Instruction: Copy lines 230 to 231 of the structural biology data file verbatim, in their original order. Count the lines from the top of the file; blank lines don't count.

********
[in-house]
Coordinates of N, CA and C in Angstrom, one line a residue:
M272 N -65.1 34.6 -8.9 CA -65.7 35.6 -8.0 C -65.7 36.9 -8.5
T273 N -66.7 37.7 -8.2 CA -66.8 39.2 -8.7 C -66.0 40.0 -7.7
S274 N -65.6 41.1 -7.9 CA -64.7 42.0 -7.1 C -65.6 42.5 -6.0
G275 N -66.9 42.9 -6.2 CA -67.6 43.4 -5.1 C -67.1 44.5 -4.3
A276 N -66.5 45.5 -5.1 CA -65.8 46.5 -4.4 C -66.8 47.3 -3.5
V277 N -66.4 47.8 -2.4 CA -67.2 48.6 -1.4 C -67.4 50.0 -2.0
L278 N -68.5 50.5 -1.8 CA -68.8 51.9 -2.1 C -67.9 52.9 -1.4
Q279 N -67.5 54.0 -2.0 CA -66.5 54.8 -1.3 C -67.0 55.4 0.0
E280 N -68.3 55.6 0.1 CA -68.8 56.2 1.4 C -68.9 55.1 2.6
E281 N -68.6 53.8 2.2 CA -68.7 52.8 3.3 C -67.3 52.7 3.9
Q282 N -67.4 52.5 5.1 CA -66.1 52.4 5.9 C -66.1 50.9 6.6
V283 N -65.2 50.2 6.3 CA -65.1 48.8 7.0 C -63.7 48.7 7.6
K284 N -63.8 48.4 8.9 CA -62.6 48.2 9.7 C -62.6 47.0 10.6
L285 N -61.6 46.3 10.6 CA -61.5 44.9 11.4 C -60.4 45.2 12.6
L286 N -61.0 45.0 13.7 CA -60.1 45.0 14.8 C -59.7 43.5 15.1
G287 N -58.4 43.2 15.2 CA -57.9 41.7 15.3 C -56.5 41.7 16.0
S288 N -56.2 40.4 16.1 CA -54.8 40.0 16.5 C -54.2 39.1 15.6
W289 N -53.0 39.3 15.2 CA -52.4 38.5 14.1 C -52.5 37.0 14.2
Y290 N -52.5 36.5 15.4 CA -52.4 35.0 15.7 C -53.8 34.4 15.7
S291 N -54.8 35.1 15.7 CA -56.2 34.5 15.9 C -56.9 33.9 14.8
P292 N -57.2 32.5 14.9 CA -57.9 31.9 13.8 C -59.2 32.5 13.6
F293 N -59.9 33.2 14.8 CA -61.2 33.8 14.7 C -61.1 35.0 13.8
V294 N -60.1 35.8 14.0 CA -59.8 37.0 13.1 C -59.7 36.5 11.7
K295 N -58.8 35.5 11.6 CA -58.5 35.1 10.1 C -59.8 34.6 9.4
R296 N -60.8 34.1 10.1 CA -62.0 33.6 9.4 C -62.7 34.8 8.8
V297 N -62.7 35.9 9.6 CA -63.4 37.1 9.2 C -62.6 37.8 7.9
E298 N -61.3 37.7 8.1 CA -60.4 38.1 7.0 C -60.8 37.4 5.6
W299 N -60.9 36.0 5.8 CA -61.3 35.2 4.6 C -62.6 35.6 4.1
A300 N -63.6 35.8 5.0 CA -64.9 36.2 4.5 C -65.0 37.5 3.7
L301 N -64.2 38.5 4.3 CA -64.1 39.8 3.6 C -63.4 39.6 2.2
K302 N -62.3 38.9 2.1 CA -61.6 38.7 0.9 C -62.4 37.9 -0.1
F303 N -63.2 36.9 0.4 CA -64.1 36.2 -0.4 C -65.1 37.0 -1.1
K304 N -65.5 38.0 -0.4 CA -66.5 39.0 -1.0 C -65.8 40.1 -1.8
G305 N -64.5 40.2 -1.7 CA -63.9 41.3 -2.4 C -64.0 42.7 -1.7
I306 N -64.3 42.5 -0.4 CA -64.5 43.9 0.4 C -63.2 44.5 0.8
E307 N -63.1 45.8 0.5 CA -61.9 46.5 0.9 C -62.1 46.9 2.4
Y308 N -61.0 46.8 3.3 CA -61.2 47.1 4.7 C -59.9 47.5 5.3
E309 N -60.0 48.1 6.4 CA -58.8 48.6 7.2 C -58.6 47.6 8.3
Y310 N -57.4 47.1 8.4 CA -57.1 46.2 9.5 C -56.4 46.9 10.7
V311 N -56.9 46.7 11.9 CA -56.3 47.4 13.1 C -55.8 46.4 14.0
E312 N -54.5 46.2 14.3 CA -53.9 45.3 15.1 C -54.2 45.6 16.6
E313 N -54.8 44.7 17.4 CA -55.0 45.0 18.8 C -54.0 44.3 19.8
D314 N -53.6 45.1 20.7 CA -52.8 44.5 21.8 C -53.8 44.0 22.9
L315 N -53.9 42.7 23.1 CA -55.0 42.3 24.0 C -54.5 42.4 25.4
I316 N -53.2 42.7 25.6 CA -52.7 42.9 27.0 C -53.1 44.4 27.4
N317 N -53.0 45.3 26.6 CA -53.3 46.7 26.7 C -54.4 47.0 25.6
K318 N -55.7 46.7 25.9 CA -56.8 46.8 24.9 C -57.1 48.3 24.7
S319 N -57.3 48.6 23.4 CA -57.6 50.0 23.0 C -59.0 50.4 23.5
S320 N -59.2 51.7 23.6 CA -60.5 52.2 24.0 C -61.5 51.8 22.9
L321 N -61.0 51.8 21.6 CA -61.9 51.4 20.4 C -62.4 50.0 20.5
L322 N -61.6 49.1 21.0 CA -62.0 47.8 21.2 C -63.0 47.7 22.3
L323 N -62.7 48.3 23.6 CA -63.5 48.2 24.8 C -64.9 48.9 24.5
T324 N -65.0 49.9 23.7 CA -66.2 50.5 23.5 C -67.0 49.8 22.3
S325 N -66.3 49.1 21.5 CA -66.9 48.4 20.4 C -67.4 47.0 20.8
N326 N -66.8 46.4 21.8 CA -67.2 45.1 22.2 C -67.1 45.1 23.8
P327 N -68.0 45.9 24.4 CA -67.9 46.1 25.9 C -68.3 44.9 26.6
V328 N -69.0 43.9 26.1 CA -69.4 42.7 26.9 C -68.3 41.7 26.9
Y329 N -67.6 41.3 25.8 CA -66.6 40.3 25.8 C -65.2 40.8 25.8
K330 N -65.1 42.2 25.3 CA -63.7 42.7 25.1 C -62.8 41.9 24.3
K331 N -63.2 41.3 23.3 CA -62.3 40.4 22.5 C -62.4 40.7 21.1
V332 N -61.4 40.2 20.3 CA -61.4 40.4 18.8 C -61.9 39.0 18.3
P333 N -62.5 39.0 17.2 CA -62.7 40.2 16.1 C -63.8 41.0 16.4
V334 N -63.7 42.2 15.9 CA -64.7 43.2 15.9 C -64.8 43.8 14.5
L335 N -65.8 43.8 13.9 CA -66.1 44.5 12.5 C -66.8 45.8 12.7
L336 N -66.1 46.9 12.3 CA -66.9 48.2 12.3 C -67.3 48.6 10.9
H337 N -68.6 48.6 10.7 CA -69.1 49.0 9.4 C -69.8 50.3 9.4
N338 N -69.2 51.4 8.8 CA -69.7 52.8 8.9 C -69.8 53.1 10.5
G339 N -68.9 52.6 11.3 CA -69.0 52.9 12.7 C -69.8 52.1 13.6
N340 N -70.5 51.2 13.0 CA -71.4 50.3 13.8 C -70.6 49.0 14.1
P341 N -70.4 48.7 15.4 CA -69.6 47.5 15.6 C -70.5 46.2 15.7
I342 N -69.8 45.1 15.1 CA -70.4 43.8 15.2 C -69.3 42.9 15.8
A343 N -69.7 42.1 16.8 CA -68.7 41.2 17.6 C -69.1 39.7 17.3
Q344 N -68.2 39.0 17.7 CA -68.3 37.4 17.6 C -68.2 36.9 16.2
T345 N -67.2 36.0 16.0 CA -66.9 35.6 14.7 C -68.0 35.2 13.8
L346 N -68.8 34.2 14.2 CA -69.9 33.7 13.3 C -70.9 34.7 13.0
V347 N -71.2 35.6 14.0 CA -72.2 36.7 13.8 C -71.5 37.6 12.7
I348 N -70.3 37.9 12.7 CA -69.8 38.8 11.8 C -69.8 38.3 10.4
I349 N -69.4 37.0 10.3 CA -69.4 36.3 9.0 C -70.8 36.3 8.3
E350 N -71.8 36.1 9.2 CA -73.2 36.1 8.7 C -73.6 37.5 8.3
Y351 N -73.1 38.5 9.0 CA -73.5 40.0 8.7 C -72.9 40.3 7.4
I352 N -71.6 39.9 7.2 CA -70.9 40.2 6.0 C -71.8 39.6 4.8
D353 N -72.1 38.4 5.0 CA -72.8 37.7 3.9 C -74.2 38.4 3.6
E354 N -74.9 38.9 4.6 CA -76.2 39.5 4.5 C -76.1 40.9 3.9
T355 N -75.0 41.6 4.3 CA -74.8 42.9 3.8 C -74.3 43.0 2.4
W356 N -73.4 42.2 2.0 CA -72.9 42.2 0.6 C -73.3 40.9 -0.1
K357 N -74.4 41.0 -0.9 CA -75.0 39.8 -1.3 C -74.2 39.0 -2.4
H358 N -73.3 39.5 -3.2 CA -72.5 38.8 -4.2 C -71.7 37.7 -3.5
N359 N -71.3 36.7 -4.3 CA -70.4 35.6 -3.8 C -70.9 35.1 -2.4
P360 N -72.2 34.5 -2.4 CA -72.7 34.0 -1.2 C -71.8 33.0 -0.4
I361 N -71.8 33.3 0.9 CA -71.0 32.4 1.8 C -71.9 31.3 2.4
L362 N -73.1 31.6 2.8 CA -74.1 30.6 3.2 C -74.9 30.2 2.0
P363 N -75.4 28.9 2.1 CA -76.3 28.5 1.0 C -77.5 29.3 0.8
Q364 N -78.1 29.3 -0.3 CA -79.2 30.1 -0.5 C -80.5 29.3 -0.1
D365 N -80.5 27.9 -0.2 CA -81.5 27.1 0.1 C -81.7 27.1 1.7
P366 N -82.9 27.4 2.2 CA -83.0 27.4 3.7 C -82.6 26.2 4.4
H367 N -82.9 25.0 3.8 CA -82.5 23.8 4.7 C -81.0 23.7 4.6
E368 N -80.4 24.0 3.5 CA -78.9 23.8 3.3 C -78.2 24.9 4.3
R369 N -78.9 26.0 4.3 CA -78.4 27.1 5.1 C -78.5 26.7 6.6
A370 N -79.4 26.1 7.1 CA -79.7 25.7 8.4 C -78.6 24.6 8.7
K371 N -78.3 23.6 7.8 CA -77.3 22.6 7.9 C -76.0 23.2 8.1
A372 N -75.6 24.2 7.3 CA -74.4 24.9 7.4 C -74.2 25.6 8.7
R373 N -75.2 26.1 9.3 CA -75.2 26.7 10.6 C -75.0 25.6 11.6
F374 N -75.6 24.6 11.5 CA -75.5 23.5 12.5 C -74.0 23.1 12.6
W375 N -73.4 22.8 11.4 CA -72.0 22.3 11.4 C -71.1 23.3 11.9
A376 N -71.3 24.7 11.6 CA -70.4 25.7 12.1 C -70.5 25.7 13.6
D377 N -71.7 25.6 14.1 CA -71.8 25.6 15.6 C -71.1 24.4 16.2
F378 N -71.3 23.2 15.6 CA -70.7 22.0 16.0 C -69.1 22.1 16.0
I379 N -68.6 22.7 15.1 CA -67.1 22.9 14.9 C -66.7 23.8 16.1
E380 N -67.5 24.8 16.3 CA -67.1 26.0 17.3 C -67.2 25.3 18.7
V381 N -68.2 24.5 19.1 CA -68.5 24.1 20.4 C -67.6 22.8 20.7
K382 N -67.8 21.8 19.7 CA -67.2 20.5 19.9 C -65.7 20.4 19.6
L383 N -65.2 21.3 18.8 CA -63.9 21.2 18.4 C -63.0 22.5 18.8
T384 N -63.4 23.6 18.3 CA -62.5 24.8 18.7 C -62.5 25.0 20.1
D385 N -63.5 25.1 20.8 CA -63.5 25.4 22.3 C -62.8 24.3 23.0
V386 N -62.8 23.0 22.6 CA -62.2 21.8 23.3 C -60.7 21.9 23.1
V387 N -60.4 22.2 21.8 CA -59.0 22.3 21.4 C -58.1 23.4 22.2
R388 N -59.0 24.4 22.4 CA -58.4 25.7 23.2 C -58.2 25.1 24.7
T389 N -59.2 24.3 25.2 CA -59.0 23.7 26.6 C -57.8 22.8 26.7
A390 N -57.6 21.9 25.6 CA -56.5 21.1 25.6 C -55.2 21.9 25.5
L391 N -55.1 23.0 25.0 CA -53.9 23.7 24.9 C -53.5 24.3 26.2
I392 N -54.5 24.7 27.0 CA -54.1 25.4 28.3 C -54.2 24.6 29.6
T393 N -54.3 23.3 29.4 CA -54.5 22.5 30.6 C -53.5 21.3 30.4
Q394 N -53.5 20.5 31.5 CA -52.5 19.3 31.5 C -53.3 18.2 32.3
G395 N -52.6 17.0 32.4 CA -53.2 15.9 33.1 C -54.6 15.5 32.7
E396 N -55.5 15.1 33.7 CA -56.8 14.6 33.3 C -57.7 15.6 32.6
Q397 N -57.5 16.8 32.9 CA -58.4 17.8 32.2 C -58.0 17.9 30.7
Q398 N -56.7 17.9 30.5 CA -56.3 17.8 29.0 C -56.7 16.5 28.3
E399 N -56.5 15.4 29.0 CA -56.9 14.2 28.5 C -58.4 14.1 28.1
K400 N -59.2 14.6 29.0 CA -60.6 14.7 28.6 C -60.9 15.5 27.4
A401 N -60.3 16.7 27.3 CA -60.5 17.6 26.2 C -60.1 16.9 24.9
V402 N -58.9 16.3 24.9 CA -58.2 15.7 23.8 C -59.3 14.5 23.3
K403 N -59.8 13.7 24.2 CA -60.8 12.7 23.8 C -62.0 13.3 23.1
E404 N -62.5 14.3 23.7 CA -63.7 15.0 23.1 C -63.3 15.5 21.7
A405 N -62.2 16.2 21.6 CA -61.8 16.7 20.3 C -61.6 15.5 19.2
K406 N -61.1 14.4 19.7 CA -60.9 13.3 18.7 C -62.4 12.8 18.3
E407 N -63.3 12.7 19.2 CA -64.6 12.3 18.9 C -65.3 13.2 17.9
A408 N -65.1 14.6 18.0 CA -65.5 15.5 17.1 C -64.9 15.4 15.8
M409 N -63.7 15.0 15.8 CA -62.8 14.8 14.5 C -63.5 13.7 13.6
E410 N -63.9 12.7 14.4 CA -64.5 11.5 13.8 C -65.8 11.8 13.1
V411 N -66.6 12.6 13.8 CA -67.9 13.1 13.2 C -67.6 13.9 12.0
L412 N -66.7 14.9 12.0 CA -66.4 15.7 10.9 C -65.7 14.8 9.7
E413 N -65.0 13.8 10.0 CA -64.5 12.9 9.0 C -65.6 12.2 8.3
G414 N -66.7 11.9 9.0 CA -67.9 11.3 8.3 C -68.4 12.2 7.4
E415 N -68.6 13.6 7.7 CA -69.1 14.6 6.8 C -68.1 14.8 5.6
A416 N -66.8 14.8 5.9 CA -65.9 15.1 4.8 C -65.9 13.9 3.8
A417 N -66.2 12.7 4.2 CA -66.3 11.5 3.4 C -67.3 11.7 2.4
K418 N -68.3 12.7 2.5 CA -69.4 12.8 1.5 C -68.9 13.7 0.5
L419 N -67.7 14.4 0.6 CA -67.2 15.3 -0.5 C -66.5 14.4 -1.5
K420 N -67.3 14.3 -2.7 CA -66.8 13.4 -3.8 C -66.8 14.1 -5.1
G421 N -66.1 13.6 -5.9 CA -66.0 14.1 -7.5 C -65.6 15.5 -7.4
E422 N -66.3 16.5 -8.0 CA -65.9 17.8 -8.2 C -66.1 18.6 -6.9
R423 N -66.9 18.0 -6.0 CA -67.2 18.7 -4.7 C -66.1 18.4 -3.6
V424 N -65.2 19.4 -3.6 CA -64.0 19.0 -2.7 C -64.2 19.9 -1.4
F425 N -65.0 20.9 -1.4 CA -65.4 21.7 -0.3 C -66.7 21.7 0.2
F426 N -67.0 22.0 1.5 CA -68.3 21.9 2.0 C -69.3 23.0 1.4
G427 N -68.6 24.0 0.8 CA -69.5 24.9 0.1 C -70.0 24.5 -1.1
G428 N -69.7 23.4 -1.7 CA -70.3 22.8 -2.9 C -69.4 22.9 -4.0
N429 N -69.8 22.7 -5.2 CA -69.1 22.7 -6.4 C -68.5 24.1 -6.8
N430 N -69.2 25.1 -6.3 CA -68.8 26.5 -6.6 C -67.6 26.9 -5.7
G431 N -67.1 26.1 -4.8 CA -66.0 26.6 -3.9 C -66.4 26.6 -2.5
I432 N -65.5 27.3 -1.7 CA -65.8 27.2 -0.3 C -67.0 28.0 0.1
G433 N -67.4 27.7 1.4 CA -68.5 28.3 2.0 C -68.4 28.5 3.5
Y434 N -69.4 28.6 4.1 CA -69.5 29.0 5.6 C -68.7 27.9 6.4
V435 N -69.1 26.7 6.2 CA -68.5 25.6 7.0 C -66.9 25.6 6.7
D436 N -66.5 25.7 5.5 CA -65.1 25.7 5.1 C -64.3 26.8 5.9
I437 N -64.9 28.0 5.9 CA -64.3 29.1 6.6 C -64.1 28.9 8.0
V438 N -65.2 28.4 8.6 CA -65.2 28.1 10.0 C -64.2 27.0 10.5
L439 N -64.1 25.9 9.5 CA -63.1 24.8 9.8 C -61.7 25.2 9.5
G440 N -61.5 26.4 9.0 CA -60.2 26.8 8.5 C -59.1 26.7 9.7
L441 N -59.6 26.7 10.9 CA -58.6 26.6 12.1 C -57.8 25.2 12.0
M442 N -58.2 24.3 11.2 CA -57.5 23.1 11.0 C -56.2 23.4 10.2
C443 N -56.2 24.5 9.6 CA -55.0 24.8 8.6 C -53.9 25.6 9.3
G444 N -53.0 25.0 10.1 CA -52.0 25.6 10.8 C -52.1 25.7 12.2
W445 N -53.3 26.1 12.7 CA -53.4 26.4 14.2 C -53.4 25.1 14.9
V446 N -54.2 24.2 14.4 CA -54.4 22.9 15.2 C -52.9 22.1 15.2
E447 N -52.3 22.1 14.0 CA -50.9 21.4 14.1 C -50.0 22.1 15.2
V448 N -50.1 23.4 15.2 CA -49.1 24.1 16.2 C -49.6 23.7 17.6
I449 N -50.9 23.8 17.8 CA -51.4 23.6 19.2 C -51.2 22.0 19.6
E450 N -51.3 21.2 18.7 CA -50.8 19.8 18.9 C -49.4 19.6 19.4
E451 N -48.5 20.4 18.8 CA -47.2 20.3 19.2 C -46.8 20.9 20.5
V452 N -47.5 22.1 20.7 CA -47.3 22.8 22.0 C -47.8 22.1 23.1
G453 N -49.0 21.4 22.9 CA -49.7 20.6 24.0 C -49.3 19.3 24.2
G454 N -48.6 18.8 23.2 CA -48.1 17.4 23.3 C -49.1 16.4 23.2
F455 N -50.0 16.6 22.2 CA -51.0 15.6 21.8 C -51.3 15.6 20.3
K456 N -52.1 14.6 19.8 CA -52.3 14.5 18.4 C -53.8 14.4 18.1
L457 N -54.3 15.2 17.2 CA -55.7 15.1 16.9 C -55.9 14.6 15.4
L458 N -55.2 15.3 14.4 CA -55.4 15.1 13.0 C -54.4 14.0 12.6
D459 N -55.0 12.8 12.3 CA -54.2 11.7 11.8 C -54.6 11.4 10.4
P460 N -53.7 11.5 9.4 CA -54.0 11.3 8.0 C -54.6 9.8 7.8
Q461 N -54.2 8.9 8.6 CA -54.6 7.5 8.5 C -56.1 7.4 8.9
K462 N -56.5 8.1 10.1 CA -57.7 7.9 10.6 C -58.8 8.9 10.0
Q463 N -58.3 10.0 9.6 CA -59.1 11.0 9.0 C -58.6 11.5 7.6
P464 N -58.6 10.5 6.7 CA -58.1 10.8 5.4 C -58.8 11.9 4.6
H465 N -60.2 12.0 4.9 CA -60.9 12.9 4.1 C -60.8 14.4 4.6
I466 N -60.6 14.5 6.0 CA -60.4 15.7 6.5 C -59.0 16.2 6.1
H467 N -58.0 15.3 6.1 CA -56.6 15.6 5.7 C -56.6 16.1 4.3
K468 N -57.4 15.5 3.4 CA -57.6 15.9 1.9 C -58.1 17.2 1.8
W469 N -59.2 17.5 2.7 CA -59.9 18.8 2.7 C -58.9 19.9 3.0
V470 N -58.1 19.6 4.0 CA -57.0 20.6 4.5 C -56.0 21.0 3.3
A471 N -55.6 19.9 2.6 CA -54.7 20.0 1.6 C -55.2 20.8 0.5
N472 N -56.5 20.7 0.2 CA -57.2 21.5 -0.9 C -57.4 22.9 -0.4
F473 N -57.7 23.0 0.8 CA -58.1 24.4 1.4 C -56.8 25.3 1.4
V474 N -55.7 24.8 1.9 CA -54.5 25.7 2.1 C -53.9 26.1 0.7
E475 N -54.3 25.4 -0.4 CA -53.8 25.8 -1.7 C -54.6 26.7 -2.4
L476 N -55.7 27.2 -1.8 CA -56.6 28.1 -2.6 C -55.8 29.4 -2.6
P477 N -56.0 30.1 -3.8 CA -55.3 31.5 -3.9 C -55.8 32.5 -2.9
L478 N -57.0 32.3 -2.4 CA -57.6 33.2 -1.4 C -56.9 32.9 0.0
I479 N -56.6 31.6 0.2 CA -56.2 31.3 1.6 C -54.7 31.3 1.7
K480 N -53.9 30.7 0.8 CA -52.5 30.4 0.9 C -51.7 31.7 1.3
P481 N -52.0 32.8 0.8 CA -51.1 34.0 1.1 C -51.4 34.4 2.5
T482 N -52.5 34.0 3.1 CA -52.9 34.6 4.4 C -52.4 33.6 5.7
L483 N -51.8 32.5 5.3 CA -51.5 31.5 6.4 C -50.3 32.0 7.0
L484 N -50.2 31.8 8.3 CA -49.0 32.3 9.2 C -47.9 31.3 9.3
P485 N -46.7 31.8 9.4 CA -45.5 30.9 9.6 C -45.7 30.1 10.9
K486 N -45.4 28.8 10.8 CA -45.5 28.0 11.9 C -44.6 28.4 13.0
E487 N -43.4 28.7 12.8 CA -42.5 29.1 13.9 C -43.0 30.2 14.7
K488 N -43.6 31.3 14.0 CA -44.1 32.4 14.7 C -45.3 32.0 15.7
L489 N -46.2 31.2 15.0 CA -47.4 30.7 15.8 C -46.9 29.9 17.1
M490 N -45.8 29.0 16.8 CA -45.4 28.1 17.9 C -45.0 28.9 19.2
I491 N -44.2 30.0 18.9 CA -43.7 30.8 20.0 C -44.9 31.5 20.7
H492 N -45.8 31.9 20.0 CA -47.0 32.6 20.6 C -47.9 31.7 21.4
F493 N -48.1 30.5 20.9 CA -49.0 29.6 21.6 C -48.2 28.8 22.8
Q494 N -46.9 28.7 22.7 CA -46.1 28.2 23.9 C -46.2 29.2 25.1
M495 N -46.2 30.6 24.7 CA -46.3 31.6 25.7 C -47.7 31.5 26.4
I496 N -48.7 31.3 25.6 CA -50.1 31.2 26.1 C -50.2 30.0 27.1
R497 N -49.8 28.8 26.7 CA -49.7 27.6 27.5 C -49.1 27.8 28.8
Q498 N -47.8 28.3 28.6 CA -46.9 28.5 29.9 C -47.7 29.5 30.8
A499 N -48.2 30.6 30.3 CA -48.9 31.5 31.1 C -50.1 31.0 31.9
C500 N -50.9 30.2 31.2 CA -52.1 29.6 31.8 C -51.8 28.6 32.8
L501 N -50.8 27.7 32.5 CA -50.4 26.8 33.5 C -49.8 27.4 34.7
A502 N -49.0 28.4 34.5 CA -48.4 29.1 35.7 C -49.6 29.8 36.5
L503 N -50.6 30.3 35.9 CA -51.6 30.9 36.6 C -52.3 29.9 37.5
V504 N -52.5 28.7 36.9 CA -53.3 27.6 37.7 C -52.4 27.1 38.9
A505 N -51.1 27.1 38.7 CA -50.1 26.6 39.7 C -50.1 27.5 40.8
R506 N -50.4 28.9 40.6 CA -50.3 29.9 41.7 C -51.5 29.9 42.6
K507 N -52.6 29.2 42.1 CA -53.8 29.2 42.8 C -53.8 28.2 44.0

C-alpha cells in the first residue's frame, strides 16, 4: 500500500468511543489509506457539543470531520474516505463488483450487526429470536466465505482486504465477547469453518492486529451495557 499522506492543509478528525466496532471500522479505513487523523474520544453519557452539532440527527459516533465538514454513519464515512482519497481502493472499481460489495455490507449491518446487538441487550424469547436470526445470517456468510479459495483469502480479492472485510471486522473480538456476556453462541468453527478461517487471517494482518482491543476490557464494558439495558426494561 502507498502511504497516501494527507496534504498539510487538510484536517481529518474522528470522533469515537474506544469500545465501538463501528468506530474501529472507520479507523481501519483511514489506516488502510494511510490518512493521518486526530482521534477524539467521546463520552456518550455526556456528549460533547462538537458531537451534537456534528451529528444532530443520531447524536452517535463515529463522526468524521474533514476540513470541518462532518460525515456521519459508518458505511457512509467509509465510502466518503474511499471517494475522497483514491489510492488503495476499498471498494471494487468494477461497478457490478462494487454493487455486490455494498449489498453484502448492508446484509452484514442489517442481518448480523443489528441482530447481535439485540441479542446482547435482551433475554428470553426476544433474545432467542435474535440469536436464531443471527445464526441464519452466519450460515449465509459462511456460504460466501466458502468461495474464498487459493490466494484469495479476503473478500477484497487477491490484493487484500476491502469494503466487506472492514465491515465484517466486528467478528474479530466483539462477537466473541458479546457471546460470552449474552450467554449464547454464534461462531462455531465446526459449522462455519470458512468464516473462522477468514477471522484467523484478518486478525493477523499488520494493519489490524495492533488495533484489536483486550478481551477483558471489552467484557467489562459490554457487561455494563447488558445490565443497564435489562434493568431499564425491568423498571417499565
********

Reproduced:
A499 N -48.2 30.6 30.3 CA -48.9 31.5 31.1 C -50.1 31.0 31.9
C500 N -50.9 30.2 31.2 CA -52.1 29.6 31.8 C -51.8 28.6 32.8